8 Buy Only What You Need

Buy Only What You NeedPhoto Credit: shannonblue
Money Saved: from $5 up to $30 per week.
Additional Time Spent: 0 minutes
Additional Trouble Level: 2 out of 10
A bag of russet potatoes might be about the same price as buying three large potatoes by themselves, but what good does that do if you end up throwing away half the bag because they spoiled before you could use them? Resist the temptation to save money by buying large bags or boxes of something you know you won’t use. You might save a few pennies, but you’ll throw food away, and that’s terribly wasteful!

9 Invest in a Chest Freezer

Invest in a Chest FreezerPhoto Credit: YarnMan
Money Saved: from $120 up to $600 per year
Additional Time Spent: 90 minutes
Additional Trouble Level: 6 out of 10
If you have a small household, you may not want to spend $10 on a family pack of chicken breasts or pork chops or ground turkey. But you’ll save a lot of money if you buy the family pack and divide it into smaller servings, then freeze them. It’s a lot less expensive to buy a family pack and use it for three meals, than to buy three smaller packs.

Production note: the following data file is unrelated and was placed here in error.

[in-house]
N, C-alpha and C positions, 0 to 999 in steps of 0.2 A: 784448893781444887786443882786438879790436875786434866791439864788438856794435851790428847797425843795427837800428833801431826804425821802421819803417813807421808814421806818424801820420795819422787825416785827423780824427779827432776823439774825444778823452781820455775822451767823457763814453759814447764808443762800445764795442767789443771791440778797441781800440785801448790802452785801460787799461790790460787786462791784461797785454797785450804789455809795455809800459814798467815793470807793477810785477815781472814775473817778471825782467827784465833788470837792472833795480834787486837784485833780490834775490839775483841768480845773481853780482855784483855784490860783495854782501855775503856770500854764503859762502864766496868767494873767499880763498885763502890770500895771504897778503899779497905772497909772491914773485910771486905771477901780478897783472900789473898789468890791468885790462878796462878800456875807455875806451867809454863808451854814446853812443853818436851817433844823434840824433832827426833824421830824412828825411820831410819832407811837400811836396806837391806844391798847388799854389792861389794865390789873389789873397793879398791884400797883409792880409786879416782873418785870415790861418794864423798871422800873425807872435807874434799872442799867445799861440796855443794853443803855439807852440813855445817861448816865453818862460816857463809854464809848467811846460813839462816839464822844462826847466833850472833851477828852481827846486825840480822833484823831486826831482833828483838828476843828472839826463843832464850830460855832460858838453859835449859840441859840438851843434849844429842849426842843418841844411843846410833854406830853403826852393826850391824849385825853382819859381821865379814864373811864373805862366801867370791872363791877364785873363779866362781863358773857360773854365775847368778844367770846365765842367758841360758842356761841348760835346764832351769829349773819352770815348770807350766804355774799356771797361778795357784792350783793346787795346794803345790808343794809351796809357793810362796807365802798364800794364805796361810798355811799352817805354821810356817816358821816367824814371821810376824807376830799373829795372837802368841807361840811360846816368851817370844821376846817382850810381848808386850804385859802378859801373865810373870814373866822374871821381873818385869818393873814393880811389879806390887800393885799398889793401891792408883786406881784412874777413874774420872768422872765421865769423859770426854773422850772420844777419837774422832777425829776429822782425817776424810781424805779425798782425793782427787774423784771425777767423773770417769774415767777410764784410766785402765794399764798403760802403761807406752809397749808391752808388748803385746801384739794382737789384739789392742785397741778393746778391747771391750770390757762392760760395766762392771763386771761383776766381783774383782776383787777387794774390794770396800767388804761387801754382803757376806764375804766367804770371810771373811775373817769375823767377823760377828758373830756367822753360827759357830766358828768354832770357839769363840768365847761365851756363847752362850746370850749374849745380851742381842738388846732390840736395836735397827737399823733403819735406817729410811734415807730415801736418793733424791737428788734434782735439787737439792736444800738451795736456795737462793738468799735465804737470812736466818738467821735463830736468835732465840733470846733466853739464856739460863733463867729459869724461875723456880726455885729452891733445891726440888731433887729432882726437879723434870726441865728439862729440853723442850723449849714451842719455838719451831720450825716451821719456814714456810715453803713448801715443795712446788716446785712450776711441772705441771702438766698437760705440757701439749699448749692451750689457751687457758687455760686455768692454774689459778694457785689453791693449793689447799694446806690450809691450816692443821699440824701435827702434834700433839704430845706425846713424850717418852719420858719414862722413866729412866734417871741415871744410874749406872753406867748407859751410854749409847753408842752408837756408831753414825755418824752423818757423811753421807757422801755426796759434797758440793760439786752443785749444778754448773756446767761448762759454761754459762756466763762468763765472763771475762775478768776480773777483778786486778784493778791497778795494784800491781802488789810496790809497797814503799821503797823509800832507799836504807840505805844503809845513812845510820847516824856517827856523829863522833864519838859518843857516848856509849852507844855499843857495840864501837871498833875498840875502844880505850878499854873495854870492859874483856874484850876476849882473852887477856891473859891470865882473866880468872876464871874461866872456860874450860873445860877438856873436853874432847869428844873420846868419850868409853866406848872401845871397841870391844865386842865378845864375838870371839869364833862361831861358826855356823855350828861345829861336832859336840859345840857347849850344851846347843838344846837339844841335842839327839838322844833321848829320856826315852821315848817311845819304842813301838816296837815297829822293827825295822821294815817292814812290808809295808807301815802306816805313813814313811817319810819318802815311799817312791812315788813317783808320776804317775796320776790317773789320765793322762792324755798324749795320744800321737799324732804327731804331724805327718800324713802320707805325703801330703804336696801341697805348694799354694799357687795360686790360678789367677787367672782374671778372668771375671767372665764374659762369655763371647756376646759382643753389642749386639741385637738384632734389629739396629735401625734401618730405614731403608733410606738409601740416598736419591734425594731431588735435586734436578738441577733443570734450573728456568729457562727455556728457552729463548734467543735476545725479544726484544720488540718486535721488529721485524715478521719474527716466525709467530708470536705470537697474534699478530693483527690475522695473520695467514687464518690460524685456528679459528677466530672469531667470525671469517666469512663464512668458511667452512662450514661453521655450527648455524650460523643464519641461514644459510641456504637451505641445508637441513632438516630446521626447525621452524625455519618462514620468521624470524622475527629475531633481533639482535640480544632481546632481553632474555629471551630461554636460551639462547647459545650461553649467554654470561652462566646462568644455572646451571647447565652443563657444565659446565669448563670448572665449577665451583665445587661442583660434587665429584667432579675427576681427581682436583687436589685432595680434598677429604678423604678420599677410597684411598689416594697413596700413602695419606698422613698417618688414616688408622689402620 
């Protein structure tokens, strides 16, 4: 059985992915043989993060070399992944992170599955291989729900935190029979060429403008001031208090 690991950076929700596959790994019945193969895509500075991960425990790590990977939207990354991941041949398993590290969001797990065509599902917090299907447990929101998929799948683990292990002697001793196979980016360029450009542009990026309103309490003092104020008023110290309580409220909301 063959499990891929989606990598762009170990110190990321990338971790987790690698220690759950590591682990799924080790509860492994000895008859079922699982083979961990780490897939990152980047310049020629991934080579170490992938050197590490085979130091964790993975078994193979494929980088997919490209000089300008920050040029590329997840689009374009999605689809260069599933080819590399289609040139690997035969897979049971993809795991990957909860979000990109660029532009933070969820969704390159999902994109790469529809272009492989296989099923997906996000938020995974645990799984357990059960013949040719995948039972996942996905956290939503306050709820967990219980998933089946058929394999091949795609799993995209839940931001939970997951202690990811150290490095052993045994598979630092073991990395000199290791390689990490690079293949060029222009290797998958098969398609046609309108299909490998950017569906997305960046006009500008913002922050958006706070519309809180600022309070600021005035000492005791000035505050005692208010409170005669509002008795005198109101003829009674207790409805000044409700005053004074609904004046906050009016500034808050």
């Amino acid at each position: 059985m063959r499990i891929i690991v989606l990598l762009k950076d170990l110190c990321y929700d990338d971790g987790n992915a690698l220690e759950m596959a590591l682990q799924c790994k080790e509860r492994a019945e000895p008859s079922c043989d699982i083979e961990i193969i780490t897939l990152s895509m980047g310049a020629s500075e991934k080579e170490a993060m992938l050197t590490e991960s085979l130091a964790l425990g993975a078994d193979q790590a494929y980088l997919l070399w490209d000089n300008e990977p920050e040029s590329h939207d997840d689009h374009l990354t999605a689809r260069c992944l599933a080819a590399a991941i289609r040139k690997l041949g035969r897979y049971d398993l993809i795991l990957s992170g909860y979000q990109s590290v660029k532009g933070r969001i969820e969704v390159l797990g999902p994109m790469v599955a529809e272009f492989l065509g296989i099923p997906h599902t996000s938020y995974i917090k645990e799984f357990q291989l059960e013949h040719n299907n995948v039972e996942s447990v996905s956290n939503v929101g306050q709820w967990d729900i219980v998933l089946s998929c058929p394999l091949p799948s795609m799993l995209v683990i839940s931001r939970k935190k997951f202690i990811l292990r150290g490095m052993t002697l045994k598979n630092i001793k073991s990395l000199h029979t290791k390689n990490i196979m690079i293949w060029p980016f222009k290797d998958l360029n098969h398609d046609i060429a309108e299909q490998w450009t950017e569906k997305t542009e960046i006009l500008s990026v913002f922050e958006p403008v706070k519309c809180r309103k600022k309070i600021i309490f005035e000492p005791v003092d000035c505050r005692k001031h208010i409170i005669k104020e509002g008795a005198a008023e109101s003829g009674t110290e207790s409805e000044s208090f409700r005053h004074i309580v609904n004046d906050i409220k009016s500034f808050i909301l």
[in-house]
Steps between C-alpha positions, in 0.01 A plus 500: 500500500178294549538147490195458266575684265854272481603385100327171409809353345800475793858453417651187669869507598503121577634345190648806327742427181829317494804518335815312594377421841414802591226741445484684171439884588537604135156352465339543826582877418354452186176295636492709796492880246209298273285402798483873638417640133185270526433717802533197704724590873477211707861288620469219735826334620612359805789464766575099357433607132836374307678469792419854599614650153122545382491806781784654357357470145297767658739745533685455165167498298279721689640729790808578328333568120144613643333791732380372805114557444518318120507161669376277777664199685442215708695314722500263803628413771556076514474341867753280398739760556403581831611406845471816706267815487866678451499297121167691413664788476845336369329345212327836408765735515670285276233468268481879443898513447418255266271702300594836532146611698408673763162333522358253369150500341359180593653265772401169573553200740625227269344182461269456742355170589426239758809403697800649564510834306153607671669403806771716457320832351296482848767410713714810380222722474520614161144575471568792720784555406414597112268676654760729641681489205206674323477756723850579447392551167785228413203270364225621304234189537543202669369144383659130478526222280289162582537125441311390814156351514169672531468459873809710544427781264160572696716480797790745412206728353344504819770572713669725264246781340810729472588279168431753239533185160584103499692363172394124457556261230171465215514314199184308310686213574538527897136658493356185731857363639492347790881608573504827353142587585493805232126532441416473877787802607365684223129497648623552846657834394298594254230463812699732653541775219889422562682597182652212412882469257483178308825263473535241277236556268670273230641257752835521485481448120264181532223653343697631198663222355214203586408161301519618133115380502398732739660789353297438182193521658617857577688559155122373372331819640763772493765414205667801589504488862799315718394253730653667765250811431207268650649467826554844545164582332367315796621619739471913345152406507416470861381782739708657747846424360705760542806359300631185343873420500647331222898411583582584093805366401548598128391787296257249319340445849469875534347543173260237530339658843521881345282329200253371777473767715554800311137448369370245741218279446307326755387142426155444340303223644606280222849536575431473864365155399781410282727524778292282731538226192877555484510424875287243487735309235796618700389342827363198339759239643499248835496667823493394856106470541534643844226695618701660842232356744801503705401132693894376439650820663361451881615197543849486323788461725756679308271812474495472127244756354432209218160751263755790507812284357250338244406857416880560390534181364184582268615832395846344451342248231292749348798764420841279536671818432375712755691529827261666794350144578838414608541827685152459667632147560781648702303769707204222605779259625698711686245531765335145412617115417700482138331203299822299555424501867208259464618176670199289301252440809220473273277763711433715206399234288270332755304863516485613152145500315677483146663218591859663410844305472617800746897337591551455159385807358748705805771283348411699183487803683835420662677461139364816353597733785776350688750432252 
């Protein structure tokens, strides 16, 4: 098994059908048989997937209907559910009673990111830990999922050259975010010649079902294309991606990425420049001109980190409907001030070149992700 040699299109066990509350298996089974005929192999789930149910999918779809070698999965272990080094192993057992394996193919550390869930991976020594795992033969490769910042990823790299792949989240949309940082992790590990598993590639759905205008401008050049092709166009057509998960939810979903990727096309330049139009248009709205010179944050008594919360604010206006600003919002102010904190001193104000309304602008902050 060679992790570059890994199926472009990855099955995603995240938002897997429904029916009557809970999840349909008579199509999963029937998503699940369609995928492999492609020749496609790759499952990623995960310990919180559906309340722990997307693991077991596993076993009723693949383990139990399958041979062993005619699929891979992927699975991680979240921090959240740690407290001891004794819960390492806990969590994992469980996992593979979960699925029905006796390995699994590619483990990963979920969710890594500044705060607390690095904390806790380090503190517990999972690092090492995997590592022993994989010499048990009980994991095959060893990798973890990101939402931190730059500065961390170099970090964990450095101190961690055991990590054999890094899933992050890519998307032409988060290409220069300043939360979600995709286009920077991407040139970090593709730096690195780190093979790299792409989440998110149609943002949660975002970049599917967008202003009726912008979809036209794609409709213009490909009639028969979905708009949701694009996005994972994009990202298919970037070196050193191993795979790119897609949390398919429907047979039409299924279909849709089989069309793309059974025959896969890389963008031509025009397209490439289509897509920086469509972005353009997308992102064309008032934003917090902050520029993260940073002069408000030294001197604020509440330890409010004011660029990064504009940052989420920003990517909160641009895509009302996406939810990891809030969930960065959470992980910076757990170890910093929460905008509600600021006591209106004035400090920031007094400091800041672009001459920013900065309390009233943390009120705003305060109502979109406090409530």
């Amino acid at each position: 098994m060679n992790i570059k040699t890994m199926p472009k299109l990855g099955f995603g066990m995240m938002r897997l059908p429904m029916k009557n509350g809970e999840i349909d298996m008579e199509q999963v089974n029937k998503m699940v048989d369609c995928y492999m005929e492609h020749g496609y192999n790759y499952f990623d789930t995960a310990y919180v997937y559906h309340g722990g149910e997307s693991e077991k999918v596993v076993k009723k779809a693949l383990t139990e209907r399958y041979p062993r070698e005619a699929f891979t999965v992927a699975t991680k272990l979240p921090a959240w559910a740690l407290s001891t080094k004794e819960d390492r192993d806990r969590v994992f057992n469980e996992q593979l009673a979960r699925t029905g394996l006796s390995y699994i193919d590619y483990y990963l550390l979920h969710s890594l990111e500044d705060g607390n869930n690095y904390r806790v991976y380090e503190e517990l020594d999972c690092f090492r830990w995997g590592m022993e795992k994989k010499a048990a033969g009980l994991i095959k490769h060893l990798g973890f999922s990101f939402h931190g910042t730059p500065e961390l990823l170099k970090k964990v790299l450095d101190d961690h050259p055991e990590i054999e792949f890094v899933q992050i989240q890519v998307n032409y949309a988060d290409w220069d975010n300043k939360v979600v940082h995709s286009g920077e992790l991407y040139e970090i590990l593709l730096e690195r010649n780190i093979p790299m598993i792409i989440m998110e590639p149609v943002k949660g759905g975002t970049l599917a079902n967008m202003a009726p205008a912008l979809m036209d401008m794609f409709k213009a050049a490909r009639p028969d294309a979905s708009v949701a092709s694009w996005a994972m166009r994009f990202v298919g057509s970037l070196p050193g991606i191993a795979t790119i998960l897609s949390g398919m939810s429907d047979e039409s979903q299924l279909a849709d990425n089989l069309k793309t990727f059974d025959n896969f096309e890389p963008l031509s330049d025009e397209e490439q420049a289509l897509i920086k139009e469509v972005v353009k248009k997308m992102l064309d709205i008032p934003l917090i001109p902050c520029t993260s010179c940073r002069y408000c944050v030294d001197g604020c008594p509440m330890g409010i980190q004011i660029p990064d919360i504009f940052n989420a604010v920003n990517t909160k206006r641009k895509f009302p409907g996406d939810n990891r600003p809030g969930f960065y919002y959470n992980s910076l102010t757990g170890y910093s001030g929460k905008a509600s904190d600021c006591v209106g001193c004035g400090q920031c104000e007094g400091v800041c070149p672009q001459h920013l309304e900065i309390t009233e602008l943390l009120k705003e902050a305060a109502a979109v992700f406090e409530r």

10 Bring Your Own Bags!

Bring Your Own Bags!Photo Credit: Molly | Orangette
Money Saved: from $10 up to $20 per year
Additional Time Spent: 0 minutes
Additional Trouble Level: 1 out of 10
My grocery store gives me a nickel for each bag I use, instead of using their paper or plastic bags. I have eight canvas tote bags that I use every week, and while 40 cents a week doesn’t sound like much, it does add up. That’s $20 a year, and I don’t even have to mention how much better it is for the environment!

By following these ten simple rules, you can save hundreds of dollars on groceries every year. Start now, with this week’s shopping trip, and see how much you can save! Do you have any other ideas on how to save at the grocery? Please share them with me!

Top Photo Credit: Burt Youngsters